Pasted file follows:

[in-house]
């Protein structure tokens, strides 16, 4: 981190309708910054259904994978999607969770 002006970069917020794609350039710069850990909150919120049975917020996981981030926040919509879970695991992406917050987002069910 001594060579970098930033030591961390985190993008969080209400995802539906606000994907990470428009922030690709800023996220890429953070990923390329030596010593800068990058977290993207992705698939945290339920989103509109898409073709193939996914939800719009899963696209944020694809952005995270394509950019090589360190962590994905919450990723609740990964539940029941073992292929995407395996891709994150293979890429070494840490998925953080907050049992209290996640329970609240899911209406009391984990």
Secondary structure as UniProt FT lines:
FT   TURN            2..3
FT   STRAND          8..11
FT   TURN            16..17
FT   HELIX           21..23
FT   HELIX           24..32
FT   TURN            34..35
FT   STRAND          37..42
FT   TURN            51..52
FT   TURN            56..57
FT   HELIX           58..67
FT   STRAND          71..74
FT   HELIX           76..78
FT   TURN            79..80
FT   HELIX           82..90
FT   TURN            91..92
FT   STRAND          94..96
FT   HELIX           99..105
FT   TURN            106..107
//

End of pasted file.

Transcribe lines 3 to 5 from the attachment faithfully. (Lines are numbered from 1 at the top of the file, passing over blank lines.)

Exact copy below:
Secondary structure as UniProt FT lines:
FT   TURN            2..3
FT   STRAND          8..11